Piper couldn't stop her blush as a picture of Jason Franklin, tousled and exceedingly handsome, swam into her brain. A most intriguing man.

To hide her thoughts she slipped on her sunglasses.

"What's he like?"

"Don't repeat the question. Answer it."

"I'm trying." Piper swallowed. "I don't know—like a mayor, I guess. He owns the marina."

"Short, fat, balding fellow, happily married with six kids?"

"Grease under his fingertips?" Ashley added. "N-no. Not exactly."

"How 'not exactly,' Pip?" The old Row was back in form, and she was enjoying herself. She held up her fingers and began ticking them off. "No grease?"

"Uh-uh."

"Not short?"

"No."

"Not fat?"

Piper shook her head. That definitely didn't apply. Jason was lean, muscular and more toned than the men she knew who regularly worked out in expensive gyms.

"Balding? Six kids? Married?"

Flustered by the incessant questions about a man she hadn't been able to get out of her thoughts, Piper decided to spare herself the onslaught of questions and explain.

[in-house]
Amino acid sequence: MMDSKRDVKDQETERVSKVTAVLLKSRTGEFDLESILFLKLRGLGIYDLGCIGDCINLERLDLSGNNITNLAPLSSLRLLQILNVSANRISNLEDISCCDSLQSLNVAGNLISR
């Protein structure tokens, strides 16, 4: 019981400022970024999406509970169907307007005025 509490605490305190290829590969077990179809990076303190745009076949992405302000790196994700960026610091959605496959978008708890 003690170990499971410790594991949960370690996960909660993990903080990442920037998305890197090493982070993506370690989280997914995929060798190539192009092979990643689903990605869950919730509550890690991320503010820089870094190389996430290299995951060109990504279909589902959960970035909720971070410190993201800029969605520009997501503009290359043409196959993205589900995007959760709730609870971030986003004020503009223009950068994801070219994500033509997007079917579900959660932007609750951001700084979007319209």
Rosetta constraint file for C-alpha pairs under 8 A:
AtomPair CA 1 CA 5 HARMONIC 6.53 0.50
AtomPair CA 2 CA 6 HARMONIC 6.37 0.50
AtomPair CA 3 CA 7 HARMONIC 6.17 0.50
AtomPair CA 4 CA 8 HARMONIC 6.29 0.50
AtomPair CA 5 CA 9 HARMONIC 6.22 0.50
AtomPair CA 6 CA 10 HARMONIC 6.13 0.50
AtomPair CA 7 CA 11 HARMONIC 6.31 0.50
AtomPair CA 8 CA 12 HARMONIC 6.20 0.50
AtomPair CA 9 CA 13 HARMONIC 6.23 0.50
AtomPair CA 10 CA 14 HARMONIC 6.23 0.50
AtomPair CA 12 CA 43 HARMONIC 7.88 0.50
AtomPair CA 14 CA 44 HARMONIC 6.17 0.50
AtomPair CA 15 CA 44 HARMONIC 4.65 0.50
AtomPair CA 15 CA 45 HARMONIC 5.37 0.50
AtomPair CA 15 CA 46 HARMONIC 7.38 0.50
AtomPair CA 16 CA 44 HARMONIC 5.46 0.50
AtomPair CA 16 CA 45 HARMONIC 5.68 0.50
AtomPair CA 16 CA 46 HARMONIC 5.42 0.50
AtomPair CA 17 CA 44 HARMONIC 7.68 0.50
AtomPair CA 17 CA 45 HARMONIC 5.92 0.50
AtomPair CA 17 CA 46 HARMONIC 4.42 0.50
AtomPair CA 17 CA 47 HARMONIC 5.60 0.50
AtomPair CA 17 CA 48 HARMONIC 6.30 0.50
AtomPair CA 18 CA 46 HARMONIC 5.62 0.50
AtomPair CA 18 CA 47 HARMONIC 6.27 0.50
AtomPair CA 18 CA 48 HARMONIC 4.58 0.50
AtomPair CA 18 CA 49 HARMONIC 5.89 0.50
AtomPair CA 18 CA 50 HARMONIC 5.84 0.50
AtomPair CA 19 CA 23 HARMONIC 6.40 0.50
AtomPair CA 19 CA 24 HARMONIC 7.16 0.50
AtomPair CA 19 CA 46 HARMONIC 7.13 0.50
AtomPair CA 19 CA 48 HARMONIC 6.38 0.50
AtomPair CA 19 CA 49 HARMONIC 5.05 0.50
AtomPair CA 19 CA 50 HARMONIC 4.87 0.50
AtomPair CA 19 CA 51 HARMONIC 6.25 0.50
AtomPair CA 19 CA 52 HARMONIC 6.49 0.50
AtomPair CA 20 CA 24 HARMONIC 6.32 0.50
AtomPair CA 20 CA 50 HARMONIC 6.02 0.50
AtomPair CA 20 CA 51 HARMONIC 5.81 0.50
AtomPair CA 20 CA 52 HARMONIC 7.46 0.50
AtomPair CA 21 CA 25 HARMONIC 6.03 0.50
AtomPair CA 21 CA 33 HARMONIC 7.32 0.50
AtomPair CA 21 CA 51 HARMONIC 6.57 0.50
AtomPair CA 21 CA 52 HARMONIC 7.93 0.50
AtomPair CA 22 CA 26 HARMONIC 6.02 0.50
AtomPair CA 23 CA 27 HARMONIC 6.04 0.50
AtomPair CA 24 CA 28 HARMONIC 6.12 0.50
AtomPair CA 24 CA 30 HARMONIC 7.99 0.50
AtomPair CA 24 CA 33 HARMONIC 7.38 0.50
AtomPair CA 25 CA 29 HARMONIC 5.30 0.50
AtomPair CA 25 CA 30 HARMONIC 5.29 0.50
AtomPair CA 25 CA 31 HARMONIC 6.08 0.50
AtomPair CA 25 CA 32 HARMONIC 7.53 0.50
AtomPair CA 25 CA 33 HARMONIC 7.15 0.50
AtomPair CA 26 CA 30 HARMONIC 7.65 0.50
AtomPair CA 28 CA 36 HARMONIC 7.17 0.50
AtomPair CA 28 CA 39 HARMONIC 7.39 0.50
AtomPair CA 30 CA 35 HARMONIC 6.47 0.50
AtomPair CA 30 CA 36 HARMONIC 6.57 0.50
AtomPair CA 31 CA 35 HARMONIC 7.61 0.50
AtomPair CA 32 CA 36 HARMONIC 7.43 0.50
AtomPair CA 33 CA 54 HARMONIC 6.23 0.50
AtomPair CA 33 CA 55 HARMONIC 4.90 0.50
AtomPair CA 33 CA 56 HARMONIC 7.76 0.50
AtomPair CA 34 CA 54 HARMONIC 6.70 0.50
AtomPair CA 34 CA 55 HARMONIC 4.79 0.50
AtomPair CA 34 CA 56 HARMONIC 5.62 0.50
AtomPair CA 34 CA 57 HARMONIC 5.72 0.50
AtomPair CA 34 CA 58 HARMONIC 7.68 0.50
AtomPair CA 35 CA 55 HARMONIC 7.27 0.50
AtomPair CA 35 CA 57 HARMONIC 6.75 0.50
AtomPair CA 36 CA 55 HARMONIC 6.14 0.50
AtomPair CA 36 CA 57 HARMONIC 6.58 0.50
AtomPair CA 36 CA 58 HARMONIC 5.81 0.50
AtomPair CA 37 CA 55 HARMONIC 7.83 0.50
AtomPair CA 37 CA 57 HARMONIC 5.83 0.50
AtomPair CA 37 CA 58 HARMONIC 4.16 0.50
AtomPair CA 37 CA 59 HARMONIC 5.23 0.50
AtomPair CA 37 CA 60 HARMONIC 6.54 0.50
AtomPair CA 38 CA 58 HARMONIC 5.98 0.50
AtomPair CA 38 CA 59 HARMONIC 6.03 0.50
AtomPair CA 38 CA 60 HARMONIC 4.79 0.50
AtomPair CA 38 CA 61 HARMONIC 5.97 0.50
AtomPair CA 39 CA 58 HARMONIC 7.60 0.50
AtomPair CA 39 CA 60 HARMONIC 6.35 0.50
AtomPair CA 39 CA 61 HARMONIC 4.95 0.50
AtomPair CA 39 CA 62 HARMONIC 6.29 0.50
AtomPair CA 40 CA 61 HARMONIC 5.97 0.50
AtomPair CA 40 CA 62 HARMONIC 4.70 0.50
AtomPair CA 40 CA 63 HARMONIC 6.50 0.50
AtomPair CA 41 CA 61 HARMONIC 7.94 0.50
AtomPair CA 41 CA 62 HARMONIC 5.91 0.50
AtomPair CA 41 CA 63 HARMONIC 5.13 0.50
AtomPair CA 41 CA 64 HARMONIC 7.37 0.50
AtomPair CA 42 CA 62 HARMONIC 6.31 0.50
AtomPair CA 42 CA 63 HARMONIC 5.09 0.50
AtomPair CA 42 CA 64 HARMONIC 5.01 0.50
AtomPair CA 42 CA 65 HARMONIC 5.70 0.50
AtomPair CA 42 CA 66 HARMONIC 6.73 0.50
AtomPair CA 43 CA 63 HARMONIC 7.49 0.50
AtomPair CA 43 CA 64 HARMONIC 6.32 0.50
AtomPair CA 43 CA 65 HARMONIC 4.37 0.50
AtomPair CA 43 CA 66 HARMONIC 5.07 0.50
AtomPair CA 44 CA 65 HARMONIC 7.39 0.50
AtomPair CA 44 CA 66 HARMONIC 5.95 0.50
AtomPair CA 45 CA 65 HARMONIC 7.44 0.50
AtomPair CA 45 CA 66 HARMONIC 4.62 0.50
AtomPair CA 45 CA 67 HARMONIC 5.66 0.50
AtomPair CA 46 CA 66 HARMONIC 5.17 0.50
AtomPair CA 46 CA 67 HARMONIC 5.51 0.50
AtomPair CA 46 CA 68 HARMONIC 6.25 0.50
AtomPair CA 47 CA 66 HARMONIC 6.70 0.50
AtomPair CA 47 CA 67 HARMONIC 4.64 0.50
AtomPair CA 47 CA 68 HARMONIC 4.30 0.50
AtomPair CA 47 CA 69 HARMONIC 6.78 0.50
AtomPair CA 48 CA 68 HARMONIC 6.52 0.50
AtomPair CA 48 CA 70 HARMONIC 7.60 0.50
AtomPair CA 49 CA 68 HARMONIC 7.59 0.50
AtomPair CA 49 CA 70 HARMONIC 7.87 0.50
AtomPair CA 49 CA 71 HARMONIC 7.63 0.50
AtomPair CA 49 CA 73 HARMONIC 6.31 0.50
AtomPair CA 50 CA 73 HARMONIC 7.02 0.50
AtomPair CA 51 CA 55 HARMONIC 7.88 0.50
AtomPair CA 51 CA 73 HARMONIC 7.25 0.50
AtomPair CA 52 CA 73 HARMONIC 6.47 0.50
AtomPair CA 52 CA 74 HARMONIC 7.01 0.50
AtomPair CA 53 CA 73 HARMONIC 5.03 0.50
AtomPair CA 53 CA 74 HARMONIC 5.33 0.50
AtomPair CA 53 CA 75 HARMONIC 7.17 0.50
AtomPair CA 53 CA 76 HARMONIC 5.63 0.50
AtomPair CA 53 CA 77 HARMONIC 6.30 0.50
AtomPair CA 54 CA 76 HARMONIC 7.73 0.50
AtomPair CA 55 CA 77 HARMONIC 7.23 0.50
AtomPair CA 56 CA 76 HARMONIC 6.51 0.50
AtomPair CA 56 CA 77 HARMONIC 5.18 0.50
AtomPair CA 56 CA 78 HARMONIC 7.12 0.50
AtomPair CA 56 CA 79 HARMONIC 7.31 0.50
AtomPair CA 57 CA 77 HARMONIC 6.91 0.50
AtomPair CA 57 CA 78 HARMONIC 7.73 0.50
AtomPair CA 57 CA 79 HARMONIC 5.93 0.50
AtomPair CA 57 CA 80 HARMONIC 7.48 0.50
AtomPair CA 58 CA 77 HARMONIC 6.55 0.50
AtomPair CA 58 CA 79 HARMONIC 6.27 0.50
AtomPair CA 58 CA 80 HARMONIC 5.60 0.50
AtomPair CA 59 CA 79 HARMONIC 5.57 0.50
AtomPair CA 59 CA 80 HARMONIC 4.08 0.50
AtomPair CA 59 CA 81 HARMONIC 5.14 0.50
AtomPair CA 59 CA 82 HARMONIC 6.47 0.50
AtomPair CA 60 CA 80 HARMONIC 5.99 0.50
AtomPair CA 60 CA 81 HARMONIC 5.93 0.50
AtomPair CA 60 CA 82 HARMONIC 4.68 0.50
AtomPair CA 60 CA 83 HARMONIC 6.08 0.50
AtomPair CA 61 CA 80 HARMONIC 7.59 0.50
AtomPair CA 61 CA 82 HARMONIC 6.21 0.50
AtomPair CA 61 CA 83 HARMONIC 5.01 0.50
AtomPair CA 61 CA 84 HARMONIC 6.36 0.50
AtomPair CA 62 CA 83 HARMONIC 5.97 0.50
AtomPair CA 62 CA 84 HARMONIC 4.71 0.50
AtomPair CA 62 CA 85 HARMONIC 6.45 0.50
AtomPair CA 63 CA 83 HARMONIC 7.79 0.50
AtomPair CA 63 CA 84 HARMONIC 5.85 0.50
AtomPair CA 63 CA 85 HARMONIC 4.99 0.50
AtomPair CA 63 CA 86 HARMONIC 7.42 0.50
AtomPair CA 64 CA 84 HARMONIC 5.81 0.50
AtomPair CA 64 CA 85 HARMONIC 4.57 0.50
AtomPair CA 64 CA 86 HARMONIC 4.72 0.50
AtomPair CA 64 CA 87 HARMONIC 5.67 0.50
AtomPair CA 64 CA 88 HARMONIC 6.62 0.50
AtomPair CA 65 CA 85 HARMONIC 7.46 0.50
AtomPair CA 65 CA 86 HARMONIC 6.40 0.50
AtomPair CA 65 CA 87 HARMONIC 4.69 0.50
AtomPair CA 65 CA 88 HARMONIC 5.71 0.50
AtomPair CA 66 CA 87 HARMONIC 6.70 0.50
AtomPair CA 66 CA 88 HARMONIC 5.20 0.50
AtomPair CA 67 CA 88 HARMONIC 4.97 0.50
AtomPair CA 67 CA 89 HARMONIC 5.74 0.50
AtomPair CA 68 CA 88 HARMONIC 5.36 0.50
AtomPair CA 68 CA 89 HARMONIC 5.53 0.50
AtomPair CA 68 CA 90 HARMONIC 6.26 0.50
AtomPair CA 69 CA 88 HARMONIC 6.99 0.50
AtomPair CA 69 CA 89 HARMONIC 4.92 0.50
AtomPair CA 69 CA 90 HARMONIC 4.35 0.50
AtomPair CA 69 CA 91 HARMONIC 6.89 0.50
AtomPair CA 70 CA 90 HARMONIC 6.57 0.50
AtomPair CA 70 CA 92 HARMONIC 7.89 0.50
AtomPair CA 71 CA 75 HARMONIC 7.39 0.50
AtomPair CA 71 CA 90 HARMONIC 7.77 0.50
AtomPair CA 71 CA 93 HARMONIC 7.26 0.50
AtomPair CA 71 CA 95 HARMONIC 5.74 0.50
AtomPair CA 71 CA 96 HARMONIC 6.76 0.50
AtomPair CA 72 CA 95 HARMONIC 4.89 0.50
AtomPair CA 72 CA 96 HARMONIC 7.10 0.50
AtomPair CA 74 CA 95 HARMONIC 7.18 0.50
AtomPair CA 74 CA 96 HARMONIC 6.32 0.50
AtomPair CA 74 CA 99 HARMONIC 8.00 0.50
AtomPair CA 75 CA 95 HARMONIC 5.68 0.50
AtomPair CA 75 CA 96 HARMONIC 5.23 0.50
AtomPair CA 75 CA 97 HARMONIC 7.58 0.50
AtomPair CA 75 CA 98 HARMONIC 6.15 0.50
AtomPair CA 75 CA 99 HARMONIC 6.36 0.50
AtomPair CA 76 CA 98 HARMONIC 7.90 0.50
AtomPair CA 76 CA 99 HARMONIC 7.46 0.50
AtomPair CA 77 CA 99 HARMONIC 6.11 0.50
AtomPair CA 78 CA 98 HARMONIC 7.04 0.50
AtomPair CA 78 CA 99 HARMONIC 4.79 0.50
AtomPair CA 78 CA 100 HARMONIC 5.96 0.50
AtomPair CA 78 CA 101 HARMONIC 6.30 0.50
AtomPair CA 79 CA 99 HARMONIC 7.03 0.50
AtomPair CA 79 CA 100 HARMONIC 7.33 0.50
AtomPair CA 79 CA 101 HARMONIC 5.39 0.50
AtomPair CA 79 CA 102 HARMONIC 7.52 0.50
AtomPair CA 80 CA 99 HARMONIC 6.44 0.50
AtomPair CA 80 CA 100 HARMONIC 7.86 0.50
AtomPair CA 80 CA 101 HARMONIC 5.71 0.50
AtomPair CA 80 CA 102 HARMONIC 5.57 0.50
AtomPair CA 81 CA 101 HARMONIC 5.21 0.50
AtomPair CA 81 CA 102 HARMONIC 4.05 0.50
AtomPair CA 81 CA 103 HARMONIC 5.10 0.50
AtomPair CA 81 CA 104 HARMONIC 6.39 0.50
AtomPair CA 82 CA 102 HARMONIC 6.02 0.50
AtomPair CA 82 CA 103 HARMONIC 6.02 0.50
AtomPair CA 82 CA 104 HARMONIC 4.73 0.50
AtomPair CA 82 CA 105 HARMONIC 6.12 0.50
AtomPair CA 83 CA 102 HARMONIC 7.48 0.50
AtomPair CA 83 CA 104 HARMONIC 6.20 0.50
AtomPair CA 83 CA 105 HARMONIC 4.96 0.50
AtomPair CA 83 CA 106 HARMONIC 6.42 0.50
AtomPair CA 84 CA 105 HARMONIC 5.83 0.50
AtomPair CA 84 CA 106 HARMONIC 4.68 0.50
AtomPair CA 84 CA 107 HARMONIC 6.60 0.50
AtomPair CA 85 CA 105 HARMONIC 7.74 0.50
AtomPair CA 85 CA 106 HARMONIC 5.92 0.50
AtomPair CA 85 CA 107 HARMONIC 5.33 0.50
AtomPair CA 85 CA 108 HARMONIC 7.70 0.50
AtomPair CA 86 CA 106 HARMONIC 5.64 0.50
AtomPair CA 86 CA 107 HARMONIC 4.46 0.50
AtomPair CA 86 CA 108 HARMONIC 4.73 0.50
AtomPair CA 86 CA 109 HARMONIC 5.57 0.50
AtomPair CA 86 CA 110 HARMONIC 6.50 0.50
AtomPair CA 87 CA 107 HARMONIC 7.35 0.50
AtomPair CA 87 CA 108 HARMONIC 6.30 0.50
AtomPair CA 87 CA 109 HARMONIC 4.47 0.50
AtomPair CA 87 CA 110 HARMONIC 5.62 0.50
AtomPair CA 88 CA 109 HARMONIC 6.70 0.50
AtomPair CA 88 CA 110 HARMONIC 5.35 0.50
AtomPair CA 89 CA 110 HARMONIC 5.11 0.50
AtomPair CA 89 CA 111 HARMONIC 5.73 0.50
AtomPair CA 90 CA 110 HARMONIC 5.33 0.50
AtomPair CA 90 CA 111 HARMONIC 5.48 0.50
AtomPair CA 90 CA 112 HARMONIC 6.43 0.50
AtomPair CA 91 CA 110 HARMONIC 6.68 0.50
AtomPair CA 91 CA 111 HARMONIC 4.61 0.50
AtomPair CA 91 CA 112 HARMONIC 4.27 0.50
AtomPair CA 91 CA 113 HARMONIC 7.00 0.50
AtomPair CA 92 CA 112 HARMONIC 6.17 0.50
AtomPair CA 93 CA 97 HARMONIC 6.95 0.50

"He's—I don't know! Our age, I suppose. A little older, maybe. Tall. Sandy blond hair. Blue eyes. Good-looking."

Ashley and Rowena exchanged a look.

"Ah. So he's a beach boy."

"Beach boy? No. He owns the marina." Piper decided to change tactics. "I didn't really notice that much about him. He's just the mayor."

"Didn't notice much. Uh-huh." Rowena sniffed, checked with Ashley. "Thoughts?"

"'The lady doth protest too much, methinks,'" the blonde quoted.

"Methinks that, too."

"Look," Piper sputtered, regretting her choice of words.

"It's not—"

"Maybe he's why she came back." Ashley frowned. "Either that or—" Her forehead pleated in a delicate frown. She focused on Piper. "Or there's another reason you're here."

They knew her too well.

"Is it your father? Is that why you left Calgary?" Might as well admit it.

"Indirectly."

Both women sighed, their glances conveying their sympathy before Rowena deliberately shut down all expression. She had good reason to remember the past and even more to forget it.

"I knew it wouldn't be a young, eligible male that brought you back here." Ashley's eyes flashed with anger. "It has to be your old man at the bottom of this sudden change. How typical."